On Fri, Sep 6, 2013 at 3:03 AM, Kristian Gjøsteen <
kristian.gjost...@math.ntnu.no> wrote:

>         Has anyone, anywhere ever seen someone use Dual-EC-DRBG?
> I mean, who on earth would be daft enough to use the slowest possible
> DRBG? If this is the best NSA can do, they are over-hyped.

It's implemented in Windows and in a number of other libraries*; I can't
find any documentation on which points these implementations use. But I
agree that there's little technical reason to use it—however, who is to
know that a vendor couldn't be influenced to choose it?

In pursuing the list NIST validations, there's aa number of cases where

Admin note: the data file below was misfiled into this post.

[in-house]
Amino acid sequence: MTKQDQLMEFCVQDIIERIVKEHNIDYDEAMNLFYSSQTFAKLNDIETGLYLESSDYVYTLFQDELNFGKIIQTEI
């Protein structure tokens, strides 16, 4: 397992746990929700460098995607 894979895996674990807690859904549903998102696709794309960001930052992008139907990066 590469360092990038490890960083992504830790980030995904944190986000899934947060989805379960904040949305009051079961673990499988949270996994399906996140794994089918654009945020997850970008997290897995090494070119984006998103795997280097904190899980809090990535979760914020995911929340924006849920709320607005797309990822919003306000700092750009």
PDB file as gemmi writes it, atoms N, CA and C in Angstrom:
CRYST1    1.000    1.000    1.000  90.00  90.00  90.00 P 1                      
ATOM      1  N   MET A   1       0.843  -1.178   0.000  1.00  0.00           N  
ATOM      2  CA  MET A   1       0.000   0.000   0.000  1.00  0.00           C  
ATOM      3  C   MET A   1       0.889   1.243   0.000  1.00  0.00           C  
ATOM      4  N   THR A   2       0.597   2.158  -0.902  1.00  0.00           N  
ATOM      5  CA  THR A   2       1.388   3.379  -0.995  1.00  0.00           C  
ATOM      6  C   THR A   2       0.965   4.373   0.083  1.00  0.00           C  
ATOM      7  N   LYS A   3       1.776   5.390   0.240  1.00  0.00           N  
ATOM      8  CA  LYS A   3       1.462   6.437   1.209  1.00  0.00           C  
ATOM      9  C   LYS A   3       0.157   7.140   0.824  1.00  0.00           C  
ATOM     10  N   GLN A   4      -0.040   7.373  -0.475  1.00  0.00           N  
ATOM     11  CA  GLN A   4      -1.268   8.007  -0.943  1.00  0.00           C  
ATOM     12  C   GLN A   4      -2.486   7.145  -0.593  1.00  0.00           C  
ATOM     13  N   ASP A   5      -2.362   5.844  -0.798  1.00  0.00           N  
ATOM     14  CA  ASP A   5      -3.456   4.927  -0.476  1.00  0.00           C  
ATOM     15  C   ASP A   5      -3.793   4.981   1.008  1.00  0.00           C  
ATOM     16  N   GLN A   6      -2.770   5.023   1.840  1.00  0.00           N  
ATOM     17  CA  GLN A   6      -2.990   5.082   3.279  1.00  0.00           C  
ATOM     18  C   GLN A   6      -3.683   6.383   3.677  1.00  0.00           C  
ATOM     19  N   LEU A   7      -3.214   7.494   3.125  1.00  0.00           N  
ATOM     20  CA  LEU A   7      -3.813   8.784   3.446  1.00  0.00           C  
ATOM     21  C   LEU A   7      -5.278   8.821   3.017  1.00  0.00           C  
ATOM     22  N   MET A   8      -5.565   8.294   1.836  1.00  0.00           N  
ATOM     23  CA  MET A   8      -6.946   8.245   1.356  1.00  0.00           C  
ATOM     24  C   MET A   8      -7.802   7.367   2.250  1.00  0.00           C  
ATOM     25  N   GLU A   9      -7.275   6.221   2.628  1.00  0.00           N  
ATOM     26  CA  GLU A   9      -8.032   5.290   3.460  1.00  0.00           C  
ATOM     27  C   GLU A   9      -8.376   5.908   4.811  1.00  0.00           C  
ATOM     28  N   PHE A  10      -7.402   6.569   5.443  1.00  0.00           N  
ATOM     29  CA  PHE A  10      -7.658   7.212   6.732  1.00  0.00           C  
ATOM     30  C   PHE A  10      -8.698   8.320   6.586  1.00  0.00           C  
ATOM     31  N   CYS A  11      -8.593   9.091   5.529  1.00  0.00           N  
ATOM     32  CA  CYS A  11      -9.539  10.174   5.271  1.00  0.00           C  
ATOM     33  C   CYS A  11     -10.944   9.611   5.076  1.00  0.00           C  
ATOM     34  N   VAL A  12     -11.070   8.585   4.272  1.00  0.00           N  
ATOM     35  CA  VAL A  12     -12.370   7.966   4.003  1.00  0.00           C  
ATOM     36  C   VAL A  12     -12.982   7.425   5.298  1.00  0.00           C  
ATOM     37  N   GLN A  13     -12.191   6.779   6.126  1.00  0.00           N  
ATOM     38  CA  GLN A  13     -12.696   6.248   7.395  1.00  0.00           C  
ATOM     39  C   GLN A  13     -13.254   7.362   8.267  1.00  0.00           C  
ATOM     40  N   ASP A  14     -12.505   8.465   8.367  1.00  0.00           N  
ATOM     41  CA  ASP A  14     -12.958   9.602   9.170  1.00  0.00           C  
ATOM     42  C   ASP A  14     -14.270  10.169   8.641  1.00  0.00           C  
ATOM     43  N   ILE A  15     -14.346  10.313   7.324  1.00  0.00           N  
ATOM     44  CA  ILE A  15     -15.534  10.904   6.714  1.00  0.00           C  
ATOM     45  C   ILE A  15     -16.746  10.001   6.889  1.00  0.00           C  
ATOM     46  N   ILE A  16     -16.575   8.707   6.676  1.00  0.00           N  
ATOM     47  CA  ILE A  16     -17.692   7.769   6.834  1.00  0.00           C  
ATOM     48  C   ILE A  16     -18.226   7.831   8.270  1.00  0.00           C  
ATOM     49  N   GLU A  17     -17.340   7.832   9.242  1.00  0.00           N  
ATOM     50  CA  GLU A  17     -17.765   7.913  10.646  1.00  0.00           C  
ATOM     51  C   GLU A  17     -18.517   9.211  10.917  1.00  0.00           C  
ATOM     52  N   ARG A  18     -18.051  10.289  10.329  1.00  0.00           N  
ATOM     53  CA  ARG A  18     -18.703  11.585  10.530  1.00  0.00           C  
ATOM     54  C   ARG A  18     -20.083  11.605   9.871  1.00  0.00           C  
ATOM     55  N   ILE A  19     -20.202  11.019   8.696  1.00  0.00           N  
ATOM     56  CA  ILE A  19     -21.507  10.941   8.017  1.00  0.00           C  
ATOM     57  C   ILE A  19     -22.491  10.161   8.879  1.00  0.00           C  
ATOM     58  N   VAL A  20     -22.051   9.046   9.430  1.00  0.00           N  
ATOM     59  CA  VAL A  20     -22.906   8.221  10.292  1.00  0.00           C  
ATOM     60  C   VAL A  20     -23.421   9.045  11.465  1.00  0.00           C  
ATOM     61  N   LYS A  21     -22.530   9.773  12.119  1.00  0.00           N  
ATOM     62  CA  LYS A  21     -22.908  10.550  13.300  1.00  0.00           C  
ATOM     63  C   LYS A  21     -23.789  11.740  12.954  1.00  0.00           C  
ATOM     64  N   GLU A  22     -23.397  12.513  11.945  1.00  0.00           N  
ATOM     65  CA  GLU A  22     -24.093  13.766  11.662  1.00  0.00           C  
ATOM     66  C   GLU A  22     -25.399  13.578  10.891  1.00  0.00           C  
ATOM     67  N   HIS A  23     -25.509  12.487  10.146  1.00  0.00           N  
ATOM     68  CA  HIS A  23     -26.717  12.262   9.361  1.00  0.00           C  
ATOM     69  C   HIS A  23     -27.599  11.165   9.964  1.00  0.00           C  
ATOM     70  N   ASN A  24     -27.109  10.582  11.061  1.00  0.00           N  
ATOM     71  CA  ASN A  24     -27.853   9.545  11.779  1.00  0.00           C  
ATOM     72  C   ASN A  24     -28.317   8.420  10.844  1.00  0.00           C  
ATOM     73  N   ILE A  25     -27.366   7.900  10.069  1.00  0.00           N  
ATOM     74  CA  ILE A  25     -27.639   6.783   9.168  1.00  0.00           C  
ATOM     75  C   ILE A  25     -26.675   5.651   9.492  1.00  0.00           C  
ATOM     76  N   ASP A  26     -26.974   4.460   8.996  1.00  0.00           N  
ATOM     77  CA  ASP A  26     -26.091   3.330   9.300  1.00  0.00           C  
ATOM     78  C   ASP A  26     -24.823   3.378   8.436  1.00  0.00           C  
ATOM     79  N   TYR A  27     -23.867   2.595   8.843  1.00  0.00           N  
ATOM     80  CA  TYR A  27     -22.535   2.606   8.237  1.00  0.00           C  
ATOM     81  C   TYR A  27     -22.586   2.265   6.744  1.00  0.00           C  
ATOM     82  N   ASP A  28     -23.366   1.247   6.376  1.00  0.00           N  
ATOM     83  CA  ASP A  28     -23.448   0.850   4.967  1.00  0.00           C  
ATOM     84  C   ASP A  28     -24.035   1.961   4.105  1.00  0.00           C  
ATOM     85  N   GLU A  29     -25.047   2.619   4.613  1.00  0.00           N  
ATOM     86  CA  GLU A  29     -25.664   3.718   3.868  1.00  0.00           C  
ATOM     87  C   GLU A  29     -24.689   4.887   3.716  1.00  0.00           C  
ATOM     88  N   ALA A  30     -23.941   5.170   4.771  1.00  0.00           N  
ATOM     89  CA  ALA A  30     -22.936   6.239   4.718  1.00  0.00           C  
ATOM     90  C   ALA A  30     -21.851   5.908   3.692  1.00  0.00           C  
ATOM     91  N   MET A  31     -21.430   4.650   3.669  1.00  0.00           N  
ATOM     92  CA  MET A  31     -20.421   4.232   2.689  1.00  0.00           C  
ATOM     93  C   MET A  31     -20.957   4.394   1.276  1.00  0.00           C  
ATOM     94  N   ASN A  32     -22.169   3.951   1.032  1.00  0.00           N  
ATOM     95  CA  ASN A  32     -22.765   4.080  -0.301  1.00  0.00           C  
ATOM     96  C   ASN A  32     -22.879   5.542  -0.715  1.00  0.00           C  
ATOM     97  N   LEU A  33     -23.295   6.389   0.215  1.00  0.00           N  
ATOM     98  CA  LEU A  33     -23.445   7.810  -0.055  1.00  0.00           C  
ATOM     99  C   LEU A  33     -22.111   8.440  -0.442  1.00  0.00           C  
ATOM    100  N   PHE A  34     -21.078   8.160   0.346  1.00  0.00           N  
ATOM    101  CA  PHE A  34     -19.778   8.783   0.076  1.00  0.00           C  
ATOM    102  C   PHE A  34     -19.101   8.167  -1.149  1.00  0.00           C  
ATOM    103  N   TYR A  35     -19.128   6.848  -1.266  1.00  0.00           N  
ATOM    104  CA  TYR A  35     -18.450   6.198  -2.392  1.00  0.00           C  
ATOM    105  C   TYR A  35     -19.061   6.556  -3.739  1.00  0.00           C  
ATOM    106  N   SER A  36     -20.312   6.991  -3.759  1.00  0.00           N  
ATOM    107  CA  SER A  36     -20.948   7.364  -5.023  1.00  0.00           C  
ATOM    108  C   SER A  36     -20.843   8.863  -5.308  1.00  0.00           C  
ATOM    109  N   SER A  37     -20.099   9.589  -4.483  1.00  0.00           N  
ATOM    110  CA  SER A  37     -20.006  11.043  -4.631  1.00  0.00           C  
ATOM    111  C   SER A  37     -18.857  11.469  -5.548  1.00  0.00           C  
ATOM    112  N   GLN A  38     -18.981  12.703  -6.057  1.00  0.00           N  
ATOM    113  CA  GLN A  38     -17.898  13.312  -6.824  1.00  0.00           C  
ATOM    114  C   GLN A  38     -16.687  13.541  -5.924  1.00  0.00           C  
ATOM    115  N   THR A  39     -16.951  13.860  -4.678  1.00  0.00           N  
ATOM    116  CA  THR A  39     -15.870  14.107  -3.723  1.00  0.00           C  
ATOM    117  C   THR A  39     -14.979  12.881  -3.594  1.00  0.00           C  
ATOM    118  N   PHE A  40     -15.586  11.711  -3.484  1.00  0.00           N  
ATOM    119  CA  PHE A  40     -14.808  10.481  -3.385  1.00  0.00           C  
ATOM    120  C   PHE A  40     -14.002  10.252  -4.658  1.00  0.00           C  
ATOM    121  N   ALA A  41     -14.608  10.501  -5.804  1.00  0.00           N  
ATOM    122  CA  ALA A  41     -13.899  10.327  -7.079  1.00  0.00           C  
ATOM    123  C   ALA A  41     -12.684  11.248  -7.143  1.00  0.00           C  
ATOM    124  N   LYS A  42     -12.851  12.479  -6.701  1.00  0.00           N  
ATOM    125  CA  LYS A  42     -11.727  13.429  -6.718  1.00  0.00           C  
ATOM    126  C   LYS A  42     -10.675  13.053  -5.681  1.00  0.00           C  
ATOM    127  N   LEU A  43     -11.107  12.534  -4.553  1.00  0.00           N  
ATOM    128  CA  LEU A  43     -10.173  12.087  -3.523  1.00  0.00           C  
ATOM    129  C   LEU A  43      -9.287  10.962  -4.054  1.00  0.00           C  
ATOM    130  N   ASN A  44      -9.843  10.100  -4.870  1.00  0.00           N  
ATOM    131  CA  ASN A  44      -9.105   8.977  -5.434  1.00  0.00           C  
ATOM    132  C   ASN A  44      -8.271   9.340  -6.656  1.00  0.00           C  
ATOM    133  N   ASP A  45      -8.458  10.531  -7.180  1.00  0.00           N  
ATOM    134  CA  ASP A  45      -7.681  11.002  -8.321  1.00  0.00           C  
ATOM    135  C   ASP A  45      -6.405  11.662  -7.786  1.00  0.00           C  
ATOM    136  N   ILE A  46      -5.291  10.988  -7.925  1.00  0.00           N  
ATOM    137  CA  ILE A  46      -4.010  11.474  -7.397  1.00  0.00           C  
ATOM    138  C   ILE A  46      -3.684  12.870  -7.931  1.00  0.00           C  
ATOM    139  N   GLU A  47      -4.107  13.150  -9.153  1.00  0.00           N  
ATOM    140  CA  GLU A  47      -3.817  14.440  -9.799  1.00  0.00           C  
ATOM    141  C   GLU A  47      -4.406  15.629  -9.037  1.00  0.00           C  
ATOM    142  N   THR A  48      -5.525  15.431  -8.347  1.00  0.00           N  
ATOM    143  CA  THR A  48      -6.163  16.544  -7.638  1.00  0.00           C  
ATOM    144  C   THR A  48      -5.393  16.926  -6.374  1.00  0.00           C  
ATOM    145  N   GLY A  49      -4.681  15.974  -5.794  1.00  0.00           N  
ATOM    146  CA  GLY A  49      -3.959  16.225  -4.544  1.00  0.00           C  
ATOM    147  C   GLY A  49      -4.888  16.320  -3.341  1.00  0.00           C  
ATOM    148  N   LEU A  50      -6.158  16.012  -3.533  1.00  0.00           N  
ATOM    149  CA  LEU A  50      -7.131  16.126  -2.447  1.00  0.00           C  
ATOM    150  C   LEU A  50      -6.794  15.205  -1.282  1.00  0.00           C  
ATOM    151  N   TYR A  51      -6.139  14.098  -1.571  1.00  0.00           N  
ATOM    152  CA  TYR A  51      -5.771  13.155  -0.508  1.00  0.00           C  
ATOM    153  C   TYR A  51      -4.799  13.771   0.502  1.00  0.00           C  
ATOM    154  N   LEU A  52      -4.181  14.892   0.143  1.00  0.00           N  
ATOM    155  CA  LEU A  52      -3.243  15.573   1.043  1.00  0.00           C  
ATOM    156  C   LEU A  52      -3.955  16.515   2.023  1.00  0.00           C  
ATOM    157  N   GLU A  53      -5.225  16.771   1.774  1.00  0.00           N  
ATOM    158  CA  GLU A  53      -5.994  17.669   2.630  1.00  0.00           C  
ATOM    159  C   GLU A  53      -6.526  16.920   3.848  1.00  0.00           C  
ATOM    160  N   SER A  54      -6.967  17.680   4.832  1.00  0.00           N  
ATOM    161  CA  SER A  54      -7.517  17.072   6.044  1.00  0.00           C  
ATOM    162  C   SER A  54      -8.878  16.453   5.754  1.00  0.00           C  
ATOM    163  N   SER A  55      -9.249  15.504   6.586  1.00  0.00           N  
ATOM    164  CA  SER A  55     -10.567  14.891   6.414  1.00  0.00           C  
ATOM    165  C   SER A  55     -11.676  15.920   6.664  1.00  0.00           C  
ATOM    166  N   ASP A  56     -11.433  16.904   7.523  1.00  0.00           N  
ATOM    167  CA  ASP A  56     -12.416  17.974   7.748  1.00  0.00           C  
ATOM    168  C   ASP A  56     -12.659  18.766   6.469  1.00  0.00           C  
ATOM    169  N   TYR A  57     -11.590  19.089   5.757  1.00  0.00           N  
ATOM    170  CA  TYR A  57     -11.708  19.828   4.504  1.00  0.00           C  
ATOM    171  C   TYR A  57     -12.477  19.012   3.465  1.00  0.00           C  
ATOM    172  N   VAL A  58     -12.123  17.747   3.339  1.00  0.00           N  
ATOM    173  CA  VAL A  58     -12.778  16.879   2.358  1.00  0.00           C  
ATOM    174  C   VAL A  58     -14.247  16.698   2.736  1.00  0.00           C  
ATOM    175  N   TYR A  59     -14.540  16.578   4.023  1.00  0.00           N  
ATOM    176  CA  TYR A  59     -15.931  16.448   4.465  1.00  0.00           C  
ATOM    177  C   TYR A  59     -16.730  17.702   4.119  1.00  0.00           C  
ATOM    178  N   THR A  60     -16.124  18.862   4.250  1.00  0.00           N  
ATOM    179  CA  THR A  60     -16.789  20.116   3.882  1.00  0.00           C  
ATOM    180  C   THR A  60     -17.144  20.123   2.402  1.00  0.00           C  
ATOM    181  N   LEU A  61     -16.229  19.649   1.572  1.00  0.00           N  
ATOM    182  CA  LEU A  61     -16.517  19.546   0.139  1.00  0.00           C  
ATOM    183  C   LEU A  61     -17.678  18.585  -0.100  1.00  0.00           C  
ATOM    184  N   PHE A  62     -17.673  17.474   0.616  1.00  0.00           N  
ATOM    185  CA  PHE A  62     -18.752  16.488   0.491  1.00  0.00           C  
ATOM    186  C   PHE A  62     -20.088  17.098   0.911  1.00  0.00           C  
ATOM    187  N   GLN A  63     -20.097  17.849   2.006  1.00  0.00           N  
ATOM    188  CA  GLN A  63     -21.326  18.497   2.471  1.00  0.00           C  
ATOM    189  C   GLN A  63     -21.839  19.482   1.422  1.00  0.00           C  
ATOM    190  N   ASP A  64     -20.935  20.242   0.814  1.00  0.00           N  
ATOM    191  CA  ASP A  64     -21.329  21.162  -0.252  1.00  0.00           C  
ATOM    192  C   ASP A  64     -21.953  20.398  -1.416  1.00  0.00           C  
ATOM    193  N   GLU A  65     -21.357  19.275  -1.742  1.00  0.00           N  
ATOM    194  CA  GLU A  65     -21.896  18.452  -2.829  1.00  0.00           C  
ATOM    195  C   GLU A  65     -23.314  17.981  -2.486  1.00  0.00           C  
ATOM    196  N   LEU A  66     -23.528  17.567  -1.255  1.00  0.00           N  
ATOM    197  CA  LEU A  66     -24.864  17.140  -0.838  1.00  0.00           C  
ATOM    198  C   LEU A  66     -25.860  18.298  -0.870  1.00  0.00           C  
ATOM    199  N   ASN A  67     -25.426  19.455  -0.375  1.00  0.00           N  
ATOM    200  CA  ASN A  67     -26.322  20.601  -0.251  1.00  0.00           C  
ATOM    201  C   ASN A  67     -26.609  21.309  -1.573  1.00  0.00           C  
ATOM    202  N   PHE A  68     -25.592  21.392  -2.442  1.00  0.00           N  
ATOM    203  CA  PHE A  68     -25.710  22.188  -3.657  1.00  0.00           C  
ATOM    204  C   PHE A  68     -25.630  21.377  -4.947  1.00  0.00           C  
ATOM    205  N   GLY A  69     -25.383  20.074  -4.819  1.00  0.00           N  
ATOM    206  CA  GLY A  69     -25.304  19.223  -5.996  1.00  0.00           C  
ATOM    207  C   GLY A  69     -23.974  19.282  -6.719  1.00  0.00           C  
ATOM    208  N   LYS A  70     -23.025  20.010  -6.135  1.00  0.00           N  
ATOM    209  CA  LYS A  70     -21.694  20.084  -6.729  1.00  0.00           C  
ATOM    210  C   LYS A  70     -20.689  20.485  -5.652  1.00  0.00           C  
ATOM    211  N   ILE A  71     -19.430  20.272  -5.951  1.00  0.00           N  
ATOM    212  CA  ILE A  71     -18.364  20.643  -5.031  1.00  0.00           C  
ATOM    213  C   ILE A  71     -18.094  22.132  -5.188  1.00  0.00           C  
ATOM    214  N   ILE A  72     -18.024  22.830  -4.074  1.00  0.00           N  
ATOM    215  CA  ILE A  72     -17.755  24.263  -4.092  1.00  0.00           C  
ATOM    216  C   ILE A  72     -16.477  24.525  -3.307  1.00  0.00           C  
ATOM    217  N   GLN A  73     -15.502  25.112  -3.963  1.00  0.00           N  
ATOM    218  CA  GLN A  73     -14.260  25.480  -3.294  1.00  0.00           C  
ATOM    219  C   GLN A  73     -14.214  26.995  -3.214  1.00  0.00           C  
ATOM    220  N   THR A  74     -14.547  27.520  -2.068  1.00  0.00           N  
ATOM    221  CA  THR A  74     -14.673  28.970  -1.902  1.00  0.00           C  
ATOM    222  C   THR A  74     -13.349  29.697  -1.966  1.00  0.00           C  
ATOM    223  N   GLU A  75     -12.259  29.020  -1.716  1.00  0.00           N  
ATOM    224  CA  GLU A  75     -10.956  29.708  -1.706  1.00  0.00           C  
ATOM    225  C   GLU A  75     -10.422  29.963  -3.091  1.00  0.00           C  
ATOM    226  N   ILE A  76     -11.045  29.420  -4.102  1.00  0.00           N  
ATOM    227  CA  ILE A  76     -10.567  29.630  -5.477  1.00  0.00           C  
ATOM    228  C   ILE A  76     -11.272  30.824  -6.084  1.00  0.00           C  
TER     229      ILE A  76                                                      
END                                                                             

Dual_EC_DRBG is the only listed mode, but all of them (with one exception)
are issued to companies where they have other validations, generally on
similar products, so it just looks like they got multiple validations for
different modes. The one exception is Lancope, validation #288, which
validated their use of Dual_EC_DRBG, but no other modes. So it looks like
there's at least one implementation at use in the wild.

 - Tim

* - The implementors that NIST
RSA, Certicom, Cisco, Juniper, BlackBerry, OpenPeak, OpenSSL, Microsoft,
Mocana, ARX, Cummings Engineering Consultants, Catbird, Thales e-Security,
SafeLogic, Panzura, SafeNet, Kony, Riverbed, and Symantec. (I excluded
validations where the implementation clearly appears to be licensed, but
people can name it anything they want, and some of the above are probably
just OpenSSL forks, etc.)
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